Do Loud Noises Scare Aquarium Fish?

schooling fish

You’ve probably noticed that a banging door startles your fish. Thus, you worry if noises scare aquarium fish as you don’t want your pet to experience any stress.

Well, you have reasons to worry, as noises could scare your pet and affect its health and lifespan.

The Hearing Ability of Fish

Fish also use hearing to survive, like other vertebrates like mammals. It helps them find food, avoid predators, communicate, and find mates. 

However, these sea critters have hearing organs unique from other animals.  

They have otoliths which are almost the same as human ears. However, it detects sound waves from the water and not the air. Moreover, they can sense sound waves that pass their body through their lateral line system. 

So, your swimming friends rely on sound vibrations they detect in the water. Also, they might not hear sounds that don’t affect the water’s movements.

What Happens when fish scared by loud noises

Loud noise may scare water creatures and cause adverse effects like:

  • Stressed Fish

Many fish think noises are signs of danger. So, they may become frightened and stressed when they hear loud sounds.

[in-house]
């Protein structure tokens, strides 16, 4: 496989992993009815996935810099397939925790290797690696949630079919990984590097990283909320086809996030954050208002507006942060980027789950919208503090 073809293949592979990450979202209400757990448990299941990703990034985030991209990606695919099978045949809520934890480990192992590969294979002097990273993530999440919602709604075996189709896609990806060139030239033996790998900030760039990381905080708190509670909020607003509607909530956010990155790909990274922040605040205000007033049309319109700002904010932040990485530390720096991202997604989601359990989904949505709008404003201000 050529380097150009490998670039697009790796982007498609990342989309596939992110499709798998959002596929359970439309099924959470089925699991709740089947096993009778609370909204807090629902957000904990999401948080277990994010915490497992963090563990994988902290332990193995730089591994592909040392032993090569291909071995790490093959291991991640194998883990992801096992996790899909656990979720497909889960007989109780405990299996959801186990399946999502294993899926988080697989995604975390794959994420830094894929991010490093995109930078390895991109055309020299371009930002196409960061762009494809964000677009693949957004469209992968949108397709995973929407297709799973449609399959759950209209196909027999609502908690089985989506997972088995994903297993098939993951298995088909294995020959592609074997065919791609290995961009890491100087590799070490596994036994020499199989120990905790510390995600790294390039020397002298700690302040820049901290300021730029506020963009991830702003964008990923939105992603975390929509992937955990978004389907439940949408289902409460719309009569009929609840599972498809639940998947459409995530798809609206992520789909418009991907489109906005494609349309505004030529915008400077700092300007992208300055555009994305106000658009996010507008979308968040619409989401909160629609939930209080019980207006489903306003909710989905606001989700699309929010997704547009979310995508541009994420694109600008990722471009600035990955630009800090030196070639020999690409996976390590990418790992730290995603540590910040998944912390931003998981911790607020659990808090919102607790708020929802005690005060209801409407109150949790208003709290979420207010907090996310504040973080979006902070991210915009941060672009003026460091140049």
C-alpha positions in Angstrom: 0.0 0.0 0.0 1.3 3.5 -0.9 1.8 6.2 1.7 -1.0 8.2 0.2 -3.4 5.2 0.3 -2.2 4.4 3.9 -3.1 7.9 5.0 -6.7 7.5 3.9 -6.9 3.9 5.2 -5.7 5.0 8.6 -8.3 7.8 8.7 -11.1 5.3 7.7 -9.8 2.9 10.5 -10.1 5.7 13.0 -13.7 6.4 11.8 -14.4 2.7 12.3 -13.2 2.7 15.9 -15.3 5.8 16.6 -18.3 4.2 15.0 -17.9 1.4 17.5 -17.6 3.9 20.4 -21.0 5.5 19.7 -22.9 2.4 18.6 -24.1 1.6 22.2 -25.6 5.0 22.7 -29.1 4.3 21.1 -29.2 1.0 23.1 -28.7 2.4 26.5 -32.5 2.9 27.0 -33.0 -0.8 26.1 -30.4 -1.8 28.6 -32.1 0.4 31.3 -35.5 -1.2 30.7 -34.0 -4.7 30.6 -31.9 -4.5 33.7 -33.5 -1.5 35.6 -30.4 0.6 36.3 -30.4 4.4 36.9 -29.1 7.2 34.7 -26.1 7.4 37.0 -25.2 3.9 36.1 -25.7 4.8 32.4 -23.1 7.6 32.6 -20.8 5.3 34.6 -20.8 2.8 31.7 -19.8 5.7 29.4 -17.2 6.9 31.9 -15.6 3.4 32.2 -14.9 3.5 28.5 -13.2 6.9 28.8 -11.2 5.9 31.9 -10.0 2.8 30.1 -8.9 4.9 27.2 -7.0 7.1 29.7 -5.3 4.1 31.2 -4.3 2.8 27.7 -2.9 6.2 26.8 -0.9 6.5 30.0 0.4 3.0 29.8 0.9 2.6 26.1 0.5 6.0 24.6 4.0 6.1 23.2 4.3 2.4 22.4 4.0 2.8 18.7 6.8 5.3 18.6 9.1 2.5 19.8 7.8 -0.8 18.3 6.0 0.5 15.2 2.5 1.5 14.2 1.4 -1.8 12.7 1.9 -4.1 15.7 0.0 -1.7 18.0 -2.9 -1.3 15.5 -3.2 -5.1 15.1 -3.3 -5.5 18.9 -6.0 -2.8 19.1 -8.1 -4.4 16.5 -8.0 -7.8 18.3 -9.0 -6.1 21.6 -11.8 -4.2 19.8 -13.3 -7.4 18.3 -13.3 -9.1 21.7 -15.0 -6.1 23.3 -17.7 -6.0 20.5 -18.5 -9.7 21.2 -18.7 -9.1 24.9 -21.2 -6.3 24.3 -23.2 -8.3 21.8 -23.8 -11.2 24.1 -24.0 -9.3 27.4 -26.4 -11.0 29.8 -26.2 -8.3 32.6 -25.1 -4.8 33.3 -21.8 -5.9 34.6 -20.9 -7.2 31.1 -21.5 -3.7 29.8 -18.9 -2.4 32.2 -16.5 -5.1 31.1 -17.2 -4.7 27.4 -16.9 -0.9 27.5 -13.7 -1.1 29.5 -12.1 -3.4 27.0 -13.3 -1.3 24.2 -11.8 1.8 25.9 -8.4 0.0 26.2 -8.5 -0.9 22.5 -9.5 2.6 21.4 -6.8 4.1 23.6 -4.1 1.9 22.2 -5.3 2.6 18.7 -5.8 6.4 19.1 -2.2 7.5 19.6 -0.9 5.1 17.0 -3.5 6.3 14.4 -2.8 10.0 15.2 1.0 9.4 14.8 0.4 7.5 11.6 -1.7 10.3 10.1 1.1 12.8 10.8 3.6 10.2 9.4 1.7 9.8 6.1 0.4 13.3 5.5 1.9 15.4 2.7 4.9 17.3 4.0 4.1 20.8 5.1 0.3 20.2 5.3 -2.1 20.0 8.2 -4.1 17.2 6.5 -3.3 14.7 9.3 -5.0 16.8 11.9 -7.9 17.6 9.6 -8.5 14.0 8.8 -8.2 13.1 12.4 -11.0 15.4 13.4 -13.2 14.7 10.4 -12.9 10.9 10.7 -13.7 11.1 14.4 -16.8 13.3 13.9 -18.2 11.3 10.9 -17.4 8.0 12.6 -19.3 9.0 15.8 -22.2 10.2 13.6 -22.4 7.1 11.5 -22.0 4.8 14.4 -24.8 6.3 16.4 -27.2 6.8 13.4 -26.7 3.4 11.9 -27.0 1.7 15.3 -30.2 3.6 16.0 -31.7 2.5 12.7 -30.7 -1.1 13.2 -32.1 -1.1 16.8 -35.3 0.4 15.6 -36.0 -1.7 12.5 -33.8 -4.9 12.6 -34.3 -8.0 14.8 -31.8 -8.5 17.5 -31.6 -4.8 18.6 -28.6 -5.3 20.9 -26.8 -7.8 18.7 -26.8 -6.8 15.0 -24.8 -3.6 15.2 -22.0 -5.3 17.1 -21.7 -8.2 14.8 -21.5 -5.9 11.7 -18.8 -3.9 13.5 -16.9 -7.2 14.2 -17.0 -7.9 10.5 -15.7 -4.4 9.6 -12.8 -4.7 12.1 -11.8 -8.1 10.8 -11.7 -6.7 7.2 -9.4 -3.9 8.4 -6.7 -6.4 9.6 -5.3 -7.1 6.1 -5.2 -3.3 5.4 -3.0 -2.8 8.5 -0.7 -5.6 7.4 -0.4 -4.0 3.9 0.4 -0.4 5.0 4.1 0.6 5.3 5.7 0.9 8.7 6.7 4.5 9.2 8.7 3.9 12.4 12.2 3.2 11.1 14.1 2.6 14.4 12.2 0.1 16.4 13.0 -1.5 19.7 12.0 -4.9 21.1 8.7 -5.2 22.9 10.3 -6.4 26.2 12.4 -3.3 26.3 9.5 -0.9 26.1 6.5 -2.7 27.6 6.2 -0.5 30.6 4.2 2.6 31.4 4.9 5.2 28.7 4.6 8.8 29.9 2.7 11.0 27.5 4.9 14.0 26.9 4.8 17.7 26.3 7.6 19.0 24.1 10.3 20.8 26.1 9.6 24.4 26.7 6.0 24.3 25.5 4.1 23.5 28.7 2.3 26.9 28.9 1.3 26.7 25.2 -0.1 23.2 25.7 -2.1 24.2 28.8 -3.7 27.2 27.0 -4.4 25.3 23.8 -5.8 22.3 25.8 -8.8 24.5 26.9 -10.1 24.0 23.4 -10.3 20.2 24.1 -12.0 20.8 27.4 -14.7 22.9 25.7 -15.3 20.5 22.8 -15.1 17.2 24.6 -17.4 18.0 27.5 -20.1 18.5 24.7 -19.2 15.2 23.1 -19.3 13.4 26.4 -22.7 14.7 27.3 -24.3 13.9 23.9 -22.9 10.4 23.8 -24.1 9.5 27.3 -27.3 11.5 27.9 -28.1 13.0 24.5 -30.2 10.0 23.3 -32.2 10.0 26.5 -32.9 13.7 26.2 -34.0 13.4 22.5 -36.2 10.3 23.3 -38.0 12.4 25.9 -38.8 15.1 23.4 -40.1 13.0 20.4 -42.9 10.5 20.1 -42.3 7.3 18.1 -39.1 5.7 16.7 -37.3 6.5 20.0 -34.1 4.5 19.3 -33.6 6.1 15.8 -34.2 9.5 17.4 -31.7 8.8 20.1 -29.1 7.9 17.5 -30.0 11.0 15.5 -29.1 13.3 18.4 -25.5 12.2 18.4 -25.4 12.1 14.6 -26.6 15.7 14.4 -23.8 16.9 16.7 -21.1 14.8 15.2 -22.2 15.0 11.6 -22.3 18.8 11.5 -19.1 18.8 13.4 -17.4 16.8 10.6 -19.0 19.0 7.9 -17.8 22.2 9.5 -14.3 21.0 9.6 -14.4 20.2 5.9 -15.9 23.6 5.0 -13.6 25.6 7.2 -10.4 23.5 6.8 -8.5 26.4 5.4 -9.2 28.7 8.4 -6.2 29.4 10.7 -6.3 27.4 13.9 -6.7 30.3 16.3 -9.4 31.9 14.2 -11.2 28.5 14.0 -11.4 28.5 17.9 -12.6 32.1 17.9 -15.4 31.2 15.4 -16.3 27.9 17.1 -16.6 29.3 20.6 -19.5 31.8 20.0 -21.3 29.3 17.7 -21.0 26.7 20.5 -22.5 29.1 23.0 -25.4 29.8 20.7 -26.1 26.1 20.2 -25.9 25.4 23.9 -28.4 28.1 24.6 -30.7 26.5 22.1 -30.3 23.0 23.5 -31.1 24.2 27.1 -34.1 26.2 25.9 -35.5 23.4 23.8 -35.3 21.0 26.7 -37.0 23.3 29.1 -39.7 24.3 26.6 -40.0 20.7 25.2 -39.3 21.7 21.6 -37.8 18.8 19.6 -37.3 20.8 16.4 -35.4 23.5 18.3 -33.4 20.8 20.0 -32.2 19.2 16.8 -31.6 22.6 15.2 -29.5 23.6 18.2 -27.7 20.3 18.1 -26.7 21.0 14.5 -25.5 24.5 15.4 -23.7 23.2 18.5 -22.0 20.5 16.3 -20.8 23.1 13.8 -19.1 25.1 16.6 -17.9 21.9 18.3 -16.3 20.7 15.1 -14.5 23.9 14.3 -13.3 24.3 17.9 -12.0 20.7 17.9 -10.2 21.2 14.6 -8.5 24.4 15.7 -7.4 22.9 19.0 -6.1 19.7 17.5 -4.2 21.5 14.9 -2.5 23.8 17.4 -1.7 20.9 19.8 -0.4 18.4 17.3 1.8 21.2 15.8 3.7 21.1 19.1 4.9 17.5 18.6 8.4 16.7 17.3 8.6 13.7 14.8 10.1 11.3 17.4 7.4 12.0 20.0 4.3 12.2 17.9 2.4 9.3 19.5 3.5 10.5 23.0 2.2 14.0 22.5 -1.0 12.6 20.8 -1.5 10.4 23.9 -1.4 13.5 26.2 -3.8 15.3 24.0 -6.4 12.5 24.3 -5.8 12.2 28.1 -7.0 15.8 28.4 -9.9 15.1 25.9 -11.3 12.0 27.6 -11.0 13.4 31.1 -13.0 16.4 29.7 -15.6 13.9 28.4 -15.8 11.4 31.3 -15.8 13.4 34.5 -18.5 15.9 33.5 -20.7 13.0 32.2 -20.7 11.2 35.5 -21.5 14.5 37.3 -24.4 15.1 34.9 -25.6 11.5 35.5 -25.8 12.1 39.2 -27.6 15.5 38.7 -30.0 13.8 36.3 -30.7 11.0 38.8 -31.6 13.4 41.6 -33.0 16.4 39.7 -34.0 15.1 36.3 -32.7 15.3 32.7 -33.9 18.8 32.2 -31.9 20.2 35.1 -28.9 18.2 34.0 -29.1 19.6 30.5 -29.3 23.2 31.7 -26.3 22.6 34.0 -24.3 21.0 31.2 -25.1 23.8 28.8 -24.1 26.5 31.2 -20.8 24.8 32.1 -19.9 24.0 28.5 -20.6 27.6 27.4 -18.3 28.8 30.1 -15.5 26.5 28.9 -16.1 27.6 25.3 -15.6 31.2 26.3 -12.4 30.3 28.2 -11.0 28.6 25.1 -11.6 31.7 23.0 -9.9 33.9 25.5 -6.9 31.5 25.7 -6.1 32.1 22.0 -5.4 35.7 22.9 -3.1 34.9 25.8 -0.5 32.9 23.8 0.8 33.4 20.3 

For example, a loud bang could startle a goldfish and force its body to release stress hormones. It brings their body into panic mode, helping them to become alert and move quickly to escape the stressor. 

This response is helpful to escape dangers in their natural habitat.

The problem? The critter would have difficulty reverting its body to a non-stressed state. They could thus remain stressed for a few hours or days, even if the disturbance only lasted for a moment. 

They get adverse health effects, especially when exposed to constant stressors.

Moreover, a study proves noise exposure can increase the cortisol levels of milkfish. This hormone is vital for some body functions like growth and reproduction, and however, too much can cause serious health effects like immunity problems.

How to Tell Fish Are Stressed?

Stressed marine creatures may also show visible symptoms, like:

  • Darting to and fro in the aquarium
  • Frequently hiding for an extended period
  • Crashing at the bottom of the aquarium
  • Scraping against rocks and other surfaces in the tank
  • Poor appetite
  • Skin discoloration
  • Fin reddening

The thing is that these signs could also indicate other health problems. So, consult a vet immediately if your pet shows any of these symptoms. 

  • Fish Hearing Problem

As mentioned above, the sense of hearing is vital for fish to survive.  And identical to other animals, they may also experience hearing loss due to loud noises. 

Professor Arthur N. Popper and his team have proved loud sounds can cause permanent fish ear damage. The research team has found injuries in the hearing organs of fish exposed to seismic air guns. 

Seismic air guns survey the ocean floor to find oil deposits by releasing sonar waves. The sound waves travel through the water until it reaches the rock layers where they can find oil. It then bounces back to the machine to record the underwater findings.